by Angeline Thangaperakasam, Asia Society India Centre
MUMBAI, May 1, 2009 - The numbers are staggering. 714 million eligible voters are hitting the polls in this year's Indian elections. Voting is taking place in five phases over the course of four weeks, with counting taking place on May 16. Just to give you a sense of the enormity of the task at hand, the balloting is taking place in over 800,000 polling stations on over 1.3 million electronic voting machines. Given the challenges, it is mind-boggling that the system works consistently, year after year. Some say the elections in India are really theater at the sub-continental level—a grand, colorful drama of epic proportions.
A new parliament must be constituted by June 2. The two main players, the incumbent coalition led by the Congress Party and the Bharatiya Janata Party (BJP) have many similarities. Both are keen to steer India toward closer relations with the United States, while maintaining strong bilateral ties with Russia and China. Both are broadly committed to economic liberalization and India's continued rise as an economic powerhouse. However, neither party has adequately addressed voters on how they plan to help India cope with the economic downturn triggered by the global financial crisis. Voters expect the government to deliver on promises for better infrastructure, water security, and a stable economy, but what is really driving this election coverage are the politics of personality. This is playing out among the members of the Gandhi family—Sonia, Rahul, Priyanka, and Varun—on the national level. We are also seeing this regionally as key power brokers—such as Laloo Prasad Yadav in Bihar, Jayalithaa in Tamil Nadu, and Mayawati in Uttar Pradesh—pursue their own political ambitions.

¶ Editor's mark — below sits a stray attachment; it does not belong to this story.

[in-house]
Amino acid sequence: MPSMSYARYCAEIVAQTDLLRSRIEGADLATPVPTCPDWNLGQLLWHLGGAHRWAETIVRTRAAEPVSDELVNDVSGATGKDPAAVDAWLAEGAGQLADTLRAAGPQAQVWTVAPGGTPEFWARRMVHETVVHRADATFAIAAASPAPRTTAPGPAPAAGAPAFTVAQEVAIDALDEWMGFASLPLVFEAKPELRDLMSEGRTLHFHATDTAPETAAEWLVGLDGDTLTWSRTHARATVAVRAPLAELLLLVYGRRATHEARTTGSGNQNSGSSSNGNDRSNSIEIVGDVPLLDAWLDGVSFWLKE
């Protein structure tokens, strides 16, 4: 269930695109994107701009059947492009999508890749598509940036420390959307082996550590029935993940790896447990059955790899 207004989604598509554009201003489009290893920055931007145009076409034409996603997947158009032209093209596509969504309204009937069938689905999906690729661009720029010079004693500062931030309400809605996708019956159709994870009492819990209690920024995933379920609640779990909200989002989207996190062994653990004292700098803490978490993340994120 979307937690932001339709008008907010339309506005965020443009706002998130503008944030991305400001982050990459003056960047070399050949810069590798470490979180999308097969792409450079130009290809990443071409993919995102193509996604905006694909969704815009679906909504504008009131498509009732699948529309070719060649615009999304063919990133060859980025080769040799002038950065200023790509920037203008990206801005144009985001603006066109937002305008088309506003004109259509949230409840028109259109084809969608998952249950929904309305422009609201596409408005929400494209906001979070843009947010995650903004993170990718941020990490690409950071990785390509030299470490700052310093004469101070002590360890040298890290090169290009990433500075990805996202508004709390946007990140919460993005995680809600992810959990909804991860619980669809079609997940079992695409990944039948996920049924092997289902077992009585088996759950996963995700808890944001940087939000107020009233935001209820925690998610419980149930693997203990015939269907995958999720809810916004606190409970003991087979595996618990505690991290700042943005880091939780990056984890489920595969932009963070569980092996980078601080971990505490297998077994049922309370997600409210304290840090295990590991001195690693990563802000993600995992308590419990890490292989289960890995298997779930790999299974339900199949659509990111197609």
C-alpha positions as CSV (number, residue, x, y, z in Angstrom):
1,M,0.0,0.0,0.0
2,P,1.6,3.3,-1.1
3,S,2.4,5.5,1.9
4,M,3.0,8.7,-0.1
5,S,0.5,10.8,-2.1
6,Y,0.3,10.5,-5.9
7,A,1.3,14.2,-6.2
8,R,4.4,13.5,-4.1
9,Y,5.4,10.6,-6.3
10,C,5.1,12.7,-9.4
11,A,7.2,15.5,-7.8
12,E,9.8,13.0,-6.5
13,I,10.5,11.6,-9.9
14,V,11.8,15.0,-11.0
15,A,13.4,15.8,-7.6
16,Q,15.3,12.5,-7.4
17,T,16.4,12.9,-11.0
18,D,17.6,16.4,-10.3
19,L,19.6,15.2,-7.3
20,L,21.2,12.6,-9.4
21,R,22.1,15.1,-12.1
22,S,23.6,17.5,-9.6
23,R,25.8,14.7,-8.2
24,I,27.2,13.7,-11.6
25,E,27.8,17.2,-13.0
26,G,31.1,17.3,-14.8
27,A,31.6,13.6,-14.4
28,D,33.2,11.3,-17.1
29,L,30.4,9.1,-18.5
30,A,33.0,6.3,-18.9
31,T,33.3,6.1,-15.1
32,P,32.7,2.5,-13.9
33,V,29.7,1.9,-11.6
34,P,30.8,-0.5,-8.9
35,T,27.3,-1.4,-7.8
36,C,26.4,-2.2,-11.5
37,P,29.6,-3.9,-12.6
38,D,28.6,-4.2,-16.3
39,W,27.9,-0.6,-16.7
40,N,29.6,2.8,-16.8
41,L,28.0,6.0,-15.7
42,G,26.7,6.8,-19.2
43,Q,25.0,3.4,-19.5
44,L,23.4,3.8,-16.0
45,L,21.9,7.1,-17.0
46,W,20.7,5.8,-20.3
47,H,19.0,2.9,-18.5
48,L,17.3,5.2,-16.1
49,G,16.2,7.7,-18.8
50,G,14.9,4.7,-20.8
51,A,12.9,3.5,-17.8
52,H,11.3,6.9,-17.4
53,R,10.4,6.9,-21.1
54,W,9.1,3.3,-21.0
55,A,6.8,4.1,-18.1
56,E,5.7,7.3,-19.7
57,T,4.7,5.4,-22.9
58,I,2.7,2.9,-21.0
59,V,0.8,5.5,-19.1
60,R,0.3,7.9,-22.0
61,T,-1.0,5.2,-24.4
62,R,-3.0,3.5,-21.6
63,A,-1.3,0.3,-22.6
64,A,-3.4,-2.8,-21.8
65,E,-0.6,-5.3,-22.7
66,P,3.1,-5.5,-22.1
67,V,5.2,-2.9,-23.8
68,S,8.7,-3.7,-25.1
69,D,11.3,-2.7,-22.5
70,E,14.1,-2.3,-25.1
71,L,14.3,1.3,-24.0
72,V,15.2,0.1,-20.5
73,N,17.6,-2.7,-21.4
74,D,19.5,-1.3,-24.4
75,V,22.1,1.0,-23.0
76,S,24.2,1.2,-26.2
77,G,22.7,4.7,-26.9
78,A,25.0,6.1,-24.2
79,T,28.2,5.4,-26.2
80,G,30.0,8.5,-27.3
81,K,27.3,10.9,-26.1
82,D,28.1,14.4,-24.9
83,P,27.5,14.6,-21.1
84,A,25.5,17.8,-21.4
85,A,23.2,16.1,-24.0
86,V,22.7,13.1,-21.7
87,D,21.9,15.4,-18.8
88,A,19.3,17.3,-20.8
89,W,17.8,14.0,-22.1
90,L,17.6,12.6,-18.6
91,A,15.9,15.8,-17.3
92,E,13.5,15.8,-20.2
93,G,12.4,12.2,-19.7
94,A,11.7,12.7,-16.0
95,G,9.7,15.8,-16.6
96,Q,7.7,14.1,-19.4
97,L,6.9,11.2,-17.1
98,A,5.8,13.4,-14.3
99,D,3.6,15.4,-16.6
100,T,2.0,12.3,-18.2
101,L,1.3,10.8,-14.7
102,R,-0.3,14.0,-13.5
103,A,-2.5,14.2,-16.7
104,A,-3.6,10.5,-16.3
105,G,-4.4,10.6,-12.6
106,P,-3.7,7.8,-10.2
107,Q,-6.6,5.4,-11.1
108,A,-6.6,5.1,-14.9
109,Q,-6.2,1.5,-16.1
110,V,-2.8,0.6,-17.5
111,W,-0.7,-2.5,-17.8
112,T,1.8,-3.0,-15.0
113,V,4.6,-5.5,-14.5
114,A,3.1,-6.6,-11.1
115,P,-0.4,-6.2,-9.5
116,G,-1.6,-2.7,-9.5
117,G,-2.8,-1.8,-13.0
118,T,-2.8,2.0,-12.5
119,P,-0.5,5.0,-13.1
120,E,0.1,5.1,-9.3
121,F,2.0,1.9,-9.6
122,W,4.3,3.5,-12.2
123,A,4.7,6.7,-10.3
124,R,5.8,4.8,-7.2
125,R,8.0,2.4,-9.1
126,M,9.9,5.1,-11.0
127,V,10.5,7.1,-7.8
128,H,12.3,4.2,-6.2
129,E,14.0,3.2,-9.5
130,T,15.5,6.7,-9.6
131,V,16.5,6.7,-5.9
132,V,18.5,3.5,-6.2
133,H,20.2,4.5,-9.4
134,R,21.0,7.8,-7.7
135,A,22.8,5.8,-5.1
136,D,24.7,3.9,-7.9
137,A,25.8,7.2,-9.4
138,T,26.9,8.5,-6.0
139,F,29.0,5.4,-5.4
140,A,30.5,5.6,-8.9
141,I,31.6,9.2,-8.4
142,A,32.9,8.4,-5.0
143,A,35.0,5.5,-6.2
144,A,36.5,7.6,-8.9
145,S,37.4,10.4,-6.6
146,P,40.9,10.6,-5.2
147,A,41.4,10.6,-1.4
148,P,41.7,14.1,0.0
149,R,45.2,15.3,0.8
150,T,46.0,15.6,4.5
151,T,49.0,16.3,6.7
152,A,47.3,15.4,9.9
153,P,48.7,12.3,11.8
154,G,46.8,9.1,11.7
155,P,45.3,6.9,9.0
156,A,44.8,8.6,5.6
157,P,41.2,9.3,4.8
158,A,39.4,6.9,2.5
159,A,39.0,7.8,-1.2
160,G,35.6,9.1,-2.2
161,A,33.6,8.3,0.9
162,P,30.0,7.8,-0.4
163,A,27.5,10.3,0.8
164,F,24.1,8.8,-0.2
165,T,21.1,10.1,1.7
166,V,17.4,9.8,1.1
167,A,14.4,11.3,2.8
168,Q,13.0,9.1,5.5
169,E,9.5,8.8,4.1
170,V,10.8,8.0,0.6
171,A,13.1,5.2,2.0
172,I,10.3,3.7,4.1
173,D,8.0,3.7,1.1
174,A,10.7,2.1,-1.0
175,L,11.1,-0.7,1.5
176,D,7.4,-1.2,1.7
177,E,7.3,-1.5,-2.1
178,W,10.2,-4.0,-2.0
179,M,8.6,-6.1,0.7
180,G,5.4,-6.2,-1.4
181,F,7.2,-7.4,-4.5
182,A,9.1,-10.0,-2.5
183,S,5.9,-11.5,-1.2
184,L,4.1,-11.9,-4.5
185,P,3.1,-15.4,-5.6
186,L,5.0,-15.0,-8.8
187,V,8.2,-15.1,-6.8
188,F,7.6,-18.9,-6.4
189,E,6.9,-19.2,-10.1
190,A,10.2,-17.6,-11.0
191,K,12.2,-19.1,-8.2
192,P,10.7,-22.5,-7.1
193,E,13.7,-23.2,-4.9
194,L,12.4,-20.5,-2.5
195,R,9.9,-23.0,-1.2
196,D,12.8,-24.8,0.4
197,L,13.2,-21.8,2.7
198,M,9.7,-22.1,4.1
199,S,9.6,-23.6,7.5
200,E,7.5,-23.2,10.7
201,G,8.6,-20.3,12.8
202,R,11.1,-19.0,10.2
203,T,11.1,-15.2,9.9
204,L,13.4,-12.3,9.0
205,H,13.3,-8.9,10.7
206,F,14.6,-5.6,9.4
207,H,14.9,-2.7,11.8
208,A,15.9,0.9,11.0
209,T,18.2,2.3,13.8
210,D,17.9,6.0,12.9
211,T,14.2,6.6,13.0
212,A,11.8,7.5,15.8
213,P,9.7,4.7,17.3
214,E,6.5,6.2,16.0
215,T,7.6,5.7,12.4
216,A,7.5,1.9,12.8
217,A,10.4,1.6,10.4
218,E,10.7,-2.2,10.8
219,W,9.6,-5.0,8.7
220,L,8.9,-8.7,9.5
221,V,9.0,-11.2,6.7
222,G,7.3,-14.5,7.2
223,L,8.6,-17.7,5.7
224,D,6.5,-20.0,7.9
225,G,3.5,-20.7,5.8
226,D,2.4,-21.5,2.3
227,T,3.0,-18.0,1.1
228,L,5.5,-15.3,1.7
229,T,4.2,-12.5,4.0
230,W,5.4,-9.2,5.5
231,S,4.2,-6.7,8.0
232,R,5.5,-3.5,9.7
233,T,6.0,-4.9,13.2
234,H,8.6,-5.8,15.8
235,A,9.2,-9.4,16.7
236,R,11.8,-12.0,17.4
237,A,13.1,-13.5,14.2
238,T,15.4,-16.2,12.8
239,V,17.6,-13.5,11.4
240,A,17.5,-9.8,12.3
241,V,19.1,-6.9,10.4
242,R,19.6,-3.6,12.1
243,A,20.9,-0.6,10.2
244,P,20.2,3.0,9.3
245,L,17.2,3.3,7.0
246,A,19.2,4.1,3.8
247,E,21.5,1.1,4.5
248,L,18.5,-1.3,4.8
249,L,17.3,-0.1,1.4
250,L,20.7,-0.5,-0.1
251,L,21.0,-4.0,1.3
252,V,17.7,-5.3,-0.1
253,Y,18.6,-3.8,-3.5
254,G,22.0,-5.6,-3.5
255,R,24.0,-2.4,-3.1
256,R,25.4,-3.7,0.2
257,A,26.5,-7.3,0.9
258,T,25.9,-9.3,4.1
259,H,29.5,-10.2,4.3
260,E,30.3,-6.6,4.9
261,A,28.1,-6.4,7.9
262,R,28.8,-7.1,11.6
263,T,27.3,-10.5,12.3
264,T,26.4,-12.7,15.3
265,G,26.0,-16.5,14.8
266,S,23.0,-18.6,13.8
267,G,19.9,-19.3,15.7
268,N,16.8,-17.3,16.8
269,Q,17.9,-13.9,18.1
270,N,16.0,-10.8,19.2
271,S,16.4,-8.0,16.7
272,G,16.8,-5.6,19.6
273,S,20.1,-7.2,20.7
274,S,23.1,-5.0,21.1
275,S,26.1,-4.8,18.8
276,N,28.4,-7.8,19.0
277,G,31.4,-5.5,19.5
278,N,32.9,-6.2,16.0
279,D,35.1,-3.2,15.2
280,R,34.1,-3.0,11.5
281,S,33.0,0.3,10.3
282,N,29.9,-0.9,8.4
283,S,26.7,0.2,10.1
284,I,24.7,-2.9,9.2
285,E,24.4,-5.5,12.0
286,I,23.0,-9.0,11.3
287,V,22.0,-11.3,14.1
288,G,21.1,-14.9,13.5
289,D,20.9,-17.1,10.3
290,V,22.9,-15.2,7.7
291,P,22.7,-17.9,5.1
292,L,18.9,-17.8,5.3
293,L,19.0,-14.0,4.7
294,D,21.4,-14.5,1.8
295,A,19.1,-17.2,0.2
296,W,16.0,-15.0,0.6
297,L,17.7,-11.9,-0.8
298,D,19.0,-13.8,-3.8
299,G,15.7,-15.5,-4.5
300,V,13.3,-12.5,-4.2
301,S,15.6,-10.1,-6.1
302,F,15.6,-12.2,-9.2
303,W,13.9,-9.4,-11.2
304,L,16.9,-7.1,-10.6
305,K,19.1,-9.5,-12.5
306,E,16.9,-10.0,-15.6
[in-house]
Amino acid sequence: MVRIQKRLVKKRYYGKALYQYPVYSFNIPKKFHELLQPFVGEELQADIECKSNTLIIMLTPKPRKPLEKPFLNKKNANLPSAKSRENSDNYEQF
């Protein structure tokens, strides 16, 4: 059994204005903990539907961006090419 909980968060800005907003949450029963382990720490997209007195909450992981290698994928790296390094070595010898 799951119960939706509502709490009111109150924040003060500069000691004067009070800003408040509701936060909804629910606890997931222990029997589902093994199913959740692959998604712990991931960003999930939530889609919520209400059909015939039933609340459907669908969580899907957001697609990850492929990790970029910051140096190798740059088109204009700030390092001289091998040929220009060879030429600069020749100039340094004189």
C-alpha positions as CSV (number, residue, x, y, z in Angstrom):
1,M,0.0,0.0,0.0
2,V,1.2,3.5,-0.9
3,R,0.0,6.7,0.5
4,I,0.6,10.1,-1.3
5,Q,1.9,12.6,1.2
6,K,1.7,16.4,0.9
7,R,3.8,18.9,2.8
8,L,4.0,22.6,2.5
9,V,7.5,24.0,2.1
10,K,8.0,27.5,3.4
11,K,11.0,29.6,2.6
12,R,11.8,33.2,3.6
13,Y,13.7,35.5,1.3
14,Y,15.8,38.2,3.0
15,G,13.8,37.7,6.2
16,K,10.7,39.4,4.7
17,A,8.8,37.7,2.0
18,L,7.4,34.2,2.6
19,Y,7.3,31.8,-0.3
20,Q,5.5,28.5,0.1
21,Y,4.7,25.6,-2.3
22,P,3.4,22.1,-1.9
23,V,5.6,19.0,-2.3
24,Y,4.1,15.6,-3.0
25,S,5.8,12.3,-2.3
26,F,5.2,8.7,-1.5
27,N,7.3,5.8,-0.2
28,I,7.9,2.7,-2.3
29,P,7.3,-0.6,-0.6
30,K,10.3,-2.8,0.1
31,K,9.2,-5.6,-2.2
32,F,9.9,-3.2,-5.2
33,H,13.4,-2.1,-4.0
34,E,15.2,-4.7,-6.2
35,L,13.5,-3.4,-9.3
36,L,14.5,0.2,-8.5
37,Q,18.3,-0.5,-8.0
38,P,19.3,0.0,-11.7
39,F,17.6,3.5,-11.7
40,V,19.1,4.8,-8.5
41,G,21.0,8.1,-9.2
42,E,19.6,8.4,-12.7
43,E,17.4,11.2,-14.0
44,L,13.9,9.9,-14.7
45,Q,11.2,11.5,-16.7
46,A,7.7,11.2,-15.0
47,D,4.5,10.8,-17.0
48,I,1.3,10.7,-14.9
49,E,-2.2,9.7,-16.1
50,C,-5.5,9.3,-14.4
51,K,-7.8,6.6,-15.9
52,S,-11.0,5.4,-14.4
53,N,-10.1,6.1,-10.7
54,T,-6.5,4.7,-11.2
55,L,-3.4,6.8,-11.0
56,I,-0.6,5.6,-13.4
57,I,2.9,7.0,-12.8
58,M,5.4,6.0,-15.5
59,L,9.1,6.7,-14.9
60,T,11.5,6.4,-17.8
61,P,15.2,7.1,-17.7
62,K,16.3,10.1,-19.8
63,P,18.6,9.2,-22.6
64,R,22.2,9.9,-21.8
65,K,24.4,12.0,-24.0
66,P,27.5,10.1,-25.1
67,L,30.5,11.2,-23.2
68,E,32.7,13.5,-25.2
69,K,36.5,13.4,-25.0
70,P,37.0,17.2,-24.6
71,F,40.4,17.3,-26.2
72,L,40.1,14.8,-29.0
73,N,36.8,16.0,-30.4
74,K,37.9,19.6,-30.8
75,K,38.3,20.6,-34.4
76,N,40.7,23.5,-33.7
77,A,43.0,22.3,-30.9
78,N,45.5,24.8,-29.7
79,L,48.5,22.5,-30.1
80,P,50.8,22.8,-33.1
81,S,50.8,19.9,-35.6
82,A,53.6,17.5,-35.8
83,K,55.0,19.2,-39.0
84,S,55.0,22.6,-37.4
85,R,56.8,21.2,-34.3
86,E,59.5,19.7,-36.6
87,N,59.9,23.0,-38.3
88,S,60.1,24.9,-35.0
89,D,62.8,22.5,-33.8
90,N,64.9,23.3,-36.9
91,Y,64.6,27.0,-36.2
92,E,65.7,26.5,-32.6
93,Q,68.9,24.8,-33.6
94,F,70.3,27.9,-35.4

If we look at Mumbai, the candidates are talking about better security and infrastructure for the city, an improved public transportation system, and a directly elected, and therefore accountable, Mayor.
Historically, South Mumbai, home to some of India's wealthiest, has poor voter turnout. But anger over last November's terror attacks, which culminated in street protests, is expected to translate into more voting at the polls. The attacks have also been a catalyst for increased direct political participation.
Meera Sanyal, an independent candidate in South Mumbai, says the attacks are her main reason for running. Sanyal, the CEO of ABN-AMRO, represents a growing trend in Indian politics—the increasing participation of the professional class.
The final trend we are watching is how candidates are using technology, particularly the Internet, in this election. Some candidates have started using social networking tools like Facebook and Twitter to reach a younger audience; however, their use is still not widespread in the election process. Compared with US President Barack Obama's campaign to mobilize people using the internet, India's use of text messages and mass emails has a long way to go. Some experts says India's large, young, increasingly web-savvy population will likely catch up soon. According to Indipepal.com, an online resource for Indian political news and networking, "This election won't be about the Internet, but the next one will." Stay tuned.